Register Forgot login?

© 2002-2014
Encyclopaedia Metallum

Best viewed
without Internet Explorer,
in 1280 x 960 resolution
or higher.

The Songwriter's Dead... - 70%

Wishmistress, February 16th, 2008

Making a definate judgement on this album has proved impossible for me, even after the months of listening to [at least some of] it on a daily basis.

To begin with, I'm one of the people who would give their grandmother to have Tarja back. That doesn't mean that Anette is a bad singer, nor does she seem like a bad person. What I don't understand is that out of the thousands of women who auditioned, why in the world would they choose someone so mediocre? They could have gotten one of the best vocalists in the world, had they so chosen. But yet we have Anette; a pop singer with no classical training, a very small range, and so little expression in her voice. She simply does not have the power to bring Tuomas's lyrics to life the way Tarja could, nor does her voice blend with the music with that same perfection. Plus, I can't help being annoyed with the fact that the first quality mentioned when describing what Nightwish wanted for their new singer was good looks. Well, they got that...and if Anette makes a better friend and band member than Tarja, that's all well and good too. But when this is the woman that the one of the most popular bands in Finland chooses to replace the greatest talent in female-fronted metal, you know there's a lot more than producing good music that they're worried about.

That brings me to my main problem with the album: commercialism. I don't consider this a sell-out album, but it's creation was obviously geared toward lining the pockets of the band and the record label. The passion and inspiration found in the previous releases is gone, save for in The Poet and the Pendulum, which was written back in 2005. The other tracks, for the most part, feel so forced. And as for commercialism, playing the worst songs on the album, "Bye Bye Beautiful" and "Amaranth", on Euro MTV every hour shows how hard they're trying to make it more accessible to the alternative rock and popular music scenes. And it's working, if you look around at all the new fans: trendy teenagers in Slipknot shirts. Tuomas once said that without Tarja, there would be no Nightwish. He also makes it clear by the progression of their sound and lyrics, what was happening. Tarja got married with the recording of Century Child, the most angry and emotional album. Once was full of sorrow and beauty, but the passion was already being lost. ["Tired, but unable to give up, since I am responsible for the lives I saved" -Dead Gardens]. Now, with the calculated Dark Passion Play, it seems that the main reason for keeping the band alive is to make money. Despite anything else, that factor alone causes this album to lose a lot of my respect.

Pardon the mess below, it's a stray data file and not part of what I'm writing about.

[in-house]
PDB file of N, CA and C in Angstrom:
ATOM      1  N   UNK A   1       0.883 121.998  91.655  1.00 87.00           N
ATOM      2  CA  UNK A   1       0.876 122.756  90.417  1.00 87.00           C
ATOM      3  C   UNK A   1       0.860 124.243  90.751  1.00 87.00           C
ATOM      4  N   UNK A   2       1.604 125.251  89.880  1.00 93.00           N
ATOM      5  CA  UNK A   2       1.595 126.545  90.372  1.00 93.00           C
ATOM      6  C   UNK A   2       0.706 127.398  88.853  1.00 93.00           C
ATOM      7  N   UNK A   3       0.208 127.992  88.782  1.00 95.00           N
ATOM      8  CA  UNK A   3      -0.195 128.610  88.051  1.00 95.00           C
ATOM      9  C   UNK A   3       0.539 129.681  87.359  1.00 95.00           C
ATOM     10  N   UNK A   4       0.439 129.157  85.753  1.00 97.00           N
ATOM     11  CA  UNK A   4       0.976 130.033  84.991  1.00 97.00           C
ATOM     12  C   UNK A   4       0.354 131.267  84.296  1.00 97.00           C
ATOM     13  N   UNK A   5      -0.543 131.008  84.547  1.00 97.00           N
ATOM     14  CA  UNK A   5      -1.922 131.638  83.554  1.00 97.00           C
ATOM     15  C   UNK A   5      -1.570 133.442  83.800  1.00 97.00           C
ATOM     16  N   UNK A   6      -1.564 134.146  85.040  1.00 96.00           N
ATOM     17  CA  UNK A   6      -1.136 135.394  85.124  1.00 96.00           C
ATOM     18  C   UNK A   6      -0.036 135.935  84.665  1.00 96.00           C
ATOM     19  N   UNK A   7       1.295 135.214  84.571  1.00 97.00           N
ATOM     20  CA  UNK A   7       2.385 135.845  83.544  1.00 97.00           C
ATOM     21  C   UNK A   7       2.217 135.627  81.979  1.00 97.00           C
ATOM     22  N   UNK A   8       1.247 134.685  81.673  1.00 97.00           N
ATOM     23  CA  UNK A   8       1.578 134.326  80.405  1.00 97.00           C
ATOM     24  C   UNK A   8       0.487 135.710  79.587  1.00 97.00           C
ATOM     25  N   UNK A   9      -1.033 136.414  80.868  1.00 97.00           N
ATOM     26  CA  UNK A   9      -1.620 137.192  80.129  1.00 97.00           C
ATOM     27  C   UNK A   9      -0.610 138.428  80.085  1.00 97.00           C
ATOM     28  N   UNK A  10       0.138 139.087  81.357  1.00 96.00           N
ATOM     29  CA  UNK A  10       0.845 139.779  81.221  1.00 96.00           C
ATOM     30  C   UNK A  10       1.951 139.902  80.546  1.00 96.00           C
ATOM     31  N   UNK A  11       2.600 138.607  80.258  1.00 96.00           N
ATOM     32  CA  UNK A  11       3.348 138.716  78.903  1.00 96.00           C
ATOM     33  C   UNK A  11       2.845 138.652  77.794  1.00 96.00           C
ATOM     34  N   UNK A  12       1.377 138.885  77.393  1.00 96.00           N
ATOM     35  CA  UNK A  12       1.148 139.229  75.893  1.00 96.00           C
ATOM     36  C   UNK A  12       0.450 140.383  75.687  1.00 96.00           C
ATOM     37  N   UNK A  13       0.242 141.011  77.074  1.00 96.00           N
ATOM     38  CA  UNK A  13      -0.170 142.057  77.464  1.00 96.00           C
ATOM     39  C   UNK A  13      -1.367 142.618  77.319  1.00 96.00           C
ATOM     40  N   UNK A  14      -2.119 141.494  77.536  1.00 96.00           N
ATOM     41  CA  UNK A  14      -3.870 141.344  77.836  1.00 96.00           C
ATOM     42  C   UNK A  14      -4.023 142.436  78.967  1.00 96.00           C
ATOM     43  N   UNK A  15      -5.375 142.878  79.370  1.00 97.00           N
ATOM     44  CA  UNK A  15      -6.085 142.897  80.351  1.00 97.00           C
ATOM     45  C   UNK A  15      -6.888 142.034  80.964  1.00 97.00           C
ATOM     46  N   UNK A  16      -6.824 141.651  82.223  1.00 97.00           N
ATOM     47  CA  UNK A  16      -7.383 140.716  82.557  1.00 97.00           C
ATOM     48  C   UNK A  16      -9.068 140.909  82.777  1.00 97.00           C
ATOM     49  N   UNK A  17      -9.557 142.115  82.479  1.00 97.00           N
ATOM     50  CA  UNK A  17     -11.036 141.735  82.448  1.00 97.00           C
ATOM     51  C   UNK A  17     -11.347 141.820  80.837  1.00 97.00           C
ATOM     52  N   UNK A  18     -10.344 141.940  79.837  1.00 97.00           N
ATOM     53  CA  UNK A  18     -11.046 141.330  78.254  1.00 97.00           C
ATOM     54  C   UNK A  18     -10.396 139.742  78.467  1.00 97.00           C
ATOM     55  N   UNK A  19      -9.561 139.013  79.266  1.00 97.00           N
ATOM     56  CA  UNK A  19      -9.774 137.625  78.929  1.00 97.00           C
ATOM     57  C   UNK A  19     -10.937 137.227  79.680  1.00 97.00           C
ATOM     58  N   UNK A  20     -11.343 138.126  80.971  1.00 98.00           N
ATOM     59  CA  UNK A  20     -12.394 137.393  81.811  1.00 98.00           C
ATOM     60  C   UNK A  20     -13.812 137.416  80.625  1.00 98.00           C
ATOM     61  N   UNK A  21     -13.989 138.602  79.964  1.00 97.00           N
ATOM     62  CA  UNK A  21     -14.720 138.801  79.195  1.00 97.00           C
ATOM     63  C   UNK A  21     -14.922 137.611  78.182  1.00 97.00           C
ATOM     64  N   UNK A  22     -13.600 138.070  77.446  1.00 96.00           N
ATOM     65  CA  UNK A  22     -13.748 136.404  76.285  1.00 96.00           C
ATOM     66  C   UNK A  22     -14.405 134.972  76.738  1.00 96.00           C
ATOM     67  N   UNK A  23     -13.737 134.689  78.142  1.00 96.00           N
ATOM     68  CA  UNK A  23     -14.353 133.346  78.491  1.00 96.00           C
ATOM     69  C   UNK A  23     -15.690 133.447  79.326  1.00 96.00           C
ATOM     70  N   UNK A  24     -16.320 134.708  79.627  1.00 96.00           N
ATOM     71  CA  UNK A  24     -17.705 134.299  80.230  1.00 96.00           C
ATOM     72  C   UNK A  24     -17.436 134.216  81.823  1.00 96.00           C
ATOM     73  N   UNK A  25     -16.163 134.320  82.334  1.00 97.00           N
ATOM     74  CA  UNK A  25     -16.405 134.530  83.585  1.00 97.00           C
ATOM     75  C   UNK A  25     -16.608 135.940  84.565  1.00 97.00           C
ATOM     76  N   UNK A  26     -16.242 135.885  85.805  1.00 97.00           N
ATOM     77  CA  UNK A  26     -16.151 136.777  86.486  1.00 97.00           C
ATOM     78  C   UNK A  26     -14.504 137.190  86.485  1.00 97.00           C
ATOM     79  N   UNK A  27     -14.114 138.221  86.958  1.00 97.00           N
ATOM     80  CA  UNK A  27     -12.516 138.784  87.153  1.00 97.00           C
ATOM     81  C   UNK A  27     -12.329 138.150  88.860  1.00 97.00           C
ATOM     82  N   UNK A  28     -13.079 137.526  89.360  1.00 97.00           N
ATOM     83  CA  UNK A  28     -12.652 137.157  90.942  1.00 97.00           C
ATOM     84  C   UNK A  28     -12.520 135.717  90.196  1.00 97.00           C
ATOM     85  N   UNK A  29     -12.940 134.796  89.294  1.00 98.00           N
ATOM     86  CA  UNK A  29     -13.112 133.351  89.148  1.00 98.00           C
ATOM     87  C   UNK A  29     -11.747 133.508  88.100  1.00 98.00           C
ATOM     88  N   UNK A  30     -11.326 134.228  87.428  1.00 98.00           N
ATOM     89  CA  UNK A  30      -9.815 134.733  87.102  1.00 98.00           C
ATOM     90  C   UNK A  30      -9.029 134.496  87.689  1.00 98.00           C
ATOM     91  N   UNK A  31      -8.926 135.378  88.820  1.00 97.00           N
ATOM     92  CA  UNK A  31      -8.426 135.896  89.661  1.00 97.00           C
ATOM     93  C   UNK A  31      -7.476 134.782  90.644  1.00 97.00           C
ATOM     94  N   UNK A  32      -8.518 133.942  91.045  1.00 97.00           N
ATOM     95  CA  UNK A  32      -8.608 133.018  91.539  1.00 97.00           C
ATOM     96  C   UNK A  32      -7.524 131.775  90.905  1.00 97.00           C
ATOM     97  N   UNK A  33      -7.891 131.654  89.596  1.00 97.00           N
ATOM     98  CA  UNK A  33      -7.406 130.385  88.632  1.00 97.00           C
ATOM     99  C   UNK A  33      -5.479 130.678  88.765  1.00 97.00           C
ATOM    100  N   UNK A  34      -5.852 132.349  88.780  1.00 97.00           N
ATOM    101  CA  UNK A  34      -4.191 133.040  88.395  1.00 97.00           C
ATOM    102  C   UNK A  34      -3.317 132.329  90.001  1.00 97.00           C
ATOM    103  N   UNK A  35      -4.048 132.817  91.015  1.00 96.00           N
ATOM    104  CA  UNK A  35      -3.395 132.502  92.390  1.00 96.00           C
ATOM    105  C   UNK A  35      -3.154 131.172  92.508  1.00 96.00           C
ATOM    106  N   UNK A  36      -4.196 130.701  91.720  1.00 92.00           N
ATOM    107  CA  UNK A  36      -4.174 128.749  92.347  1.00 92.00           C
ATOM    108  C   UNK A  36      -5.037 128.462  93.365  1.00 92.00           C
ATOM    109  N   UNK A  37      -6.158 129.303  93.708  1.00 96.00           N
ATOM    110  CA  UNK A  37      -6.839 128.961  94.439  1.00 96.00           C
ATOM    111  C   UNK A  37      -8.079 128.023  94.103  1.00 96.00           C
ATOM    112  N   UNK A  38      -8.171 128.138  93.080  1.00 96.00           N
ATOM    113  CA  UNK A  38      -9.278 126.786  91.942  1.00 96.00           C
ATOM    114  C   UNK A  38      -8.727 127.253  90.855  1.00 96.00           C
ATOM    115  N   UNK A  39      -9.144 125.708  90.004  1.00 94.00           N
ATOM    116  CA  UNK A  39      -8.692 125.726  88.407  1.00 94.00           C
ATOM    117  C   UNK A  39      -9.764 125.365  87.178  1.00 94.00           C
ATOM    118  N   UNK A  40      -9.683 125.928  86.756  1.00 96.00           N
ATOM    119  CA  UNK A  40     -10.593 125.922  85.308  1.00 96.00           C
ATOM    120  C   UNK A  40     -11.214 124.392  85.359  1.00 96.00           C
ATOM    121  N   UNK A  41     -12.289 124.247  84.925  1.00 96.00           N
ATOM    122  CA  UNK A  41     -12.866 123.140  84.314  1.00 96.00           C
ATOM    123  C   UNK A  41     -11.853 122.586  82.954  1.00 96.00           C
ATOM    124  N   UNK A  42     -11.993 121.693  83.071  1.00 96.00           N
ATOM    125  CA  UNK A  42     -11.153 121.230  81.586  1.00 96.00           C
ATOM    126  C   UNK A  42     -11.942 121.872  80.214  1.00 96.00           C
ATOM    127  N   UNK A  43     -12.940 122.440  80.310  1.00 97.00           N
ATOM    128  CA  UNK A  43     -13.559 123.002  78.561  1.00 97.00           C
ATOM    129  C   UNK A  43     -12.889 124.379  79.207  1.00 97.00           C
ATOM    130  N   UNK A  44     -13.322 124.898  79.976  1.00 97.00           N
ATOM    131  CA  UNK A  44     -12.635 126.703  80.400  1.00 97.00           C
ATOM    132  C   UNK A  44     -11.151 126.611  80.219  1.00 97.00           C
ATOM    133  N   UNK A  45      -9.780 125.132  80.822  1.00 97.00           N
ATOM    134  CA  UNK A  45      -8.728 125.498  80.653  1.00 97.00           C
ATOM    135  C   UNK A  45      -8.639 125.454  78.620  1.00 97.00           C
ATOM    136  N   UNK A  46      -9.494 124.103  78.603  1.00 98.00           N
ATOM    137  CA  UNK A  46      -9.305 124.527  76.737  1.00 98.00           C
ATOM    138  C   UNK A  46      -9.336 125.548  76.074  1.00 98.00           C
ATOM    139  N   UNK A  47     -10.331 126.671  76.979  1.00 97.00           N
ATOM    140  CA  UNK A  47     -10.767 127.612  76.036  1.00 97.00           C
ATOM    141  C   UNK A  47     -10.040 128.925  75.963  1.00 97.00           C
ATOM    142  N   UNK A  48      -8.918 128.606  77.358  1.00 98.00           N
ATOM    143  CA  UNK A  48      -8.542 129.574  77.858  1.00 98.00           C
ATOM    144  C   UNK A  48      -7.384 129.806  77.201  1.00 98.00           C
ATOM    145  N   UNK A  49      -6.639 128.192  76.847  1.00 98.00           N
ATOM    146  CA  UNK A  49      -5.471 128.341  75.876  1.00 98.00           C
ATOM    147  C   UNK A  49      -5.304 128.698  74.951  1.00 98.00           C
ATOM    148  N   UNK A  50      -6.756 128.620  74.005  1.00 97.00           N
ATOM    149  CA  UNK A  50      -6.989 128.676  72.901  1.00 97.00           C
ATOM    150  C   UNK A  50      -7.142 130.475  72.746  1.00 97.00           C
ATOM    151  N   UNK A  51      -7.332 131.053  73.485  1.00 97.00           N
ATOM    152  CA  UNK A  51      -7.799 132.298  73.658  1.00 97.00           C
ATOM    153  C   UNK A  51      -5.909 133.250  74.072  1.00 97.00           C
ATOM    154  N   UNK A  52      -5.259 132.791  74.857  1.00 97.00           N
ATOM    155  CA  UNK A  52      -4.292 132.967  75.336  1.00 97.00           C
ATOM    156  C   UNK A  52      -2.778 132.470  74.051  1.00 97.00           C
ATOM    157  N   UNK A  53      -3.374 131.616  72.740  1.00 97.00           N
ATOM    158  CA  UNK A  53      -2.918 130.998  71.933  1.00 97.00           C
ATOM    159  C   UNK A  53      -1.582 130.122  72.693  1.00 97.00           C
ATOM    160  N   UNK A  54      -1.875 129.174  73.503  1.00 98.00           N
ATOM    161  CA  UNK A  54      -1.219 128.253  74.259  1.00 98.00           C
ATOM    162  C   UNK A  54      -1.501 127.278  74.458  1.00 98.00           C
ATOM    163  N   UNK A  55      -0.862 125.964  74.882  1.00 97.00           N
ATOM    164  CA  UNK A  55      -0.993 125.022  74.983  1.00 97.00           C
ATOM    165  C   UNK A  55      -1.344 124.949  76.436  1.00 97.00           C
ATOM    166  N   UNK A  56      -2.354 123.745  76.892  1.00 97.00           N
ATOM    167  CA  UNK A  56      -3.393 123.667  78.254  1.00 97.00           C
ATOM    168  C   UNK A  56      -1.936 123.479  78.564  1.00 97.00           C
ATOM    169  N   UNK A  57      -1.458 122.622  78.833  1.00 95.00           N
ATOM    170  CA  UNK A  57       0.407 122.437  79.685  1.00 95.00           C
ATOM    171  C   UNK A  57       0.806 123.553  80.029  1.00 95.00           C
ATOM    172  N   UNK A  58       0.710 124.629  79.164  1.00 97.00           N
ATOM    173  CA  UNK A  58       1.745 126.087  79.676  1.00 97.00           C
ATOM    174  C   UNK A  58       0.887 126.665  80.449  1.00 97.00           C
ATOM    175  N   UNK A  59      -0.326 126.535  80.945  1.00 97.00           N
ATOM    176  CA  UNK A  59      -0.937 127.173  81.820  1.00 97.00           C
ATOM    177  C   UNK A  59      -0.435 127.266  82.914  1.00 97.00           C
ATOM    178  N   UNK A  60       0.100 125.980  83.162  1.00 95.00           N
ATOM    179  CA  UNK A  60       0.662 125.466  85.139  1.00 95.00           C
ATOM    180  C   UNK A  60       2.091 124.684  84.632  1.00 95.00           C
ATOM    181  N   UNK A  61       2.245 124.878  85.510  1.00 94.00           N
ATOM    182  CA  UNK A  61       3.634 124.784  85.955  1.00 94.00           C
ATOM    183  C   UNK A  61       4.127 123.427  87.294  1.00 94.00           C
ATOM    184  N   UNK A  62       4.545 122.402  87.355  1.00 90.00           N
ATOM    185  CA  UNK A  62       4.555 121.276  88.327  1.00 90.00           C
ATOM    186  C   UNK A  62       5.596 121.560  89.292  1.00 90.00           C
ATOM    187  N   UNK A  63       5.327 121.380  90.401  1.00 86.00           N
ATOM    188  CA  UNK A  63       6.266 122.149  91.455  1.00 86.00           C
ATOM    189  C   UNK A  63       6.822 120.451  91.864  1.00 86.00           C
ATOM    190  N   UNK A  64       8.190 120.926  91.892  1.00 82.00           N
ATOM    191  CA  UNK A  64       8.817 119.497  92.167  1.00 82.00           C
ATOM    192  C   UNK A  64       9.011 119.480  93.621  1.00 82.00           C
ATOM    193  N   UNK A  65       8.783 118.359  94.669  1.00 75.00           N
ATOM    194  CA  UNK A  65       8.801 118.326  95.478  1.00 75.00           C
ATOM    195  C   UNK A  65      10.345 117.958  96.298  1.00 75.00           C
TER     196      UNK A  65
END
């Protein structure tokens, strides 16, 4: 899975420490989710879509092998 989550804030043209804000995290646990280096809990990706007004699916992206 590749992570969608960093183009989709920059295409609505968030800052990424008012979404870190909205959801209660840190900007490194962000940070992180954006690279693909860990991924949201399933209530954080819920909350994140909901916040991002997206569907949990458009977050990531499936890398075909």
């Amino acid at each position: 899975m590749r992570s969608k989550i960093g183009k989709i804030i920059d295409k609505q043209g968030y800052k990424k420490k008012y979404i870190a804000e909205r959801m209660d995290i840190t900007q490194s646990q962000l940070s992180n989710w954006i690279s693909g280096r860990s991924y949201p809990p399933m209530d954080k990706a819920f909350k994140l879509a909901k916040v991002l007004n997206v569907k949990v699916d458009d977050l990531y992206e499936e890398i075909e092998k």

Instrumentally, Nightwish is harder and more complex than ever, and, while it's different, what of their albums hasn't been a drastic change on the one before? Still, while I love the symphonic aspect, the orchestra drives this album and overpowers all else. Once pushed the boundaries on the use of orchestra; Dark Passion Play ran right through them. Nevertheless, the music is wonderful in a lot of ways, with the best guitar riffs thus far and even more of a progressive sound. I wish the album didn't carry that same tone all the way through, though...film scores get kind of old, and the songs are not nearly varied enough. This is exactly where I'm torn - this could easily be called both their instrumental best or worst creation.

Lyrically, I'm also undecided. The subject matter is more varied, and it certainly can't be called bad by any means, but the heartfelt poetry of Once would now more accurately just be called 'lyrics'. The album art, too, bothers me...overly computerized images like the front pendulum are a mark of laziness, in my opinion.

As I and almost every other reviewer here has mentioned, the 14-minute opener, The Poet and the Pendulum, is undoubtedly the best song on the album and an immediate Nightwish classic. It encompasses perhaps the greatest fury and sweetest sorrow of all Tuomas has written in just one song. The orchestra, chior, harsh vocals, boy sopranos, and the band itself are all put to great use here. I know this is a worthwhile Nightwish song because, like my other favorites, it made me cry upon first hearing it. This song is a masterpiece of symphonic metal.

Everything after that...not so much. "Bye Bye Beautiful" is reminiscent of the ever-annoying "Wish I Had An Angel", and, like "Master Passion Greed", is lacking in class and modesty by its blatant insults toward Tarja and Marcello. "Amaranth" is something of a dance tune and would have been much better as a bonus track rather than the first single, and "Eva", while relaxing and pretty, gets boring very quickly. "Whoever Brings the Night" is an interesting song, at the very least, and this, along with the powerful, churning rockers "Sahara" and "7 Days to the Wolves", make the album worth the purchase. "Meadows of Heaven" bores me, but I do appreciate it for the unexpected gospel chior and gorgeous piano.

Overall, I'm disappointed in my favorite band. And yet, I'm glad that they did make this album and do enjoy listening to it, if not to the same extent as their older work. For serious Nightwish fans, even those who despise Anette, I recommend that you buy this album. Nightwish's trademarks are still present, and it will grow on you if you give it the chance. Buy it, too, if you're a symphonic rock/metal fan who hasn't really gotten into old Nightwish yet. Be prepared to hear what Tuomas Holopainen can really do when you do get around to listening to Oceanborn and Wishmaster, though. You'll find that so much of what once filled those notes is now gone.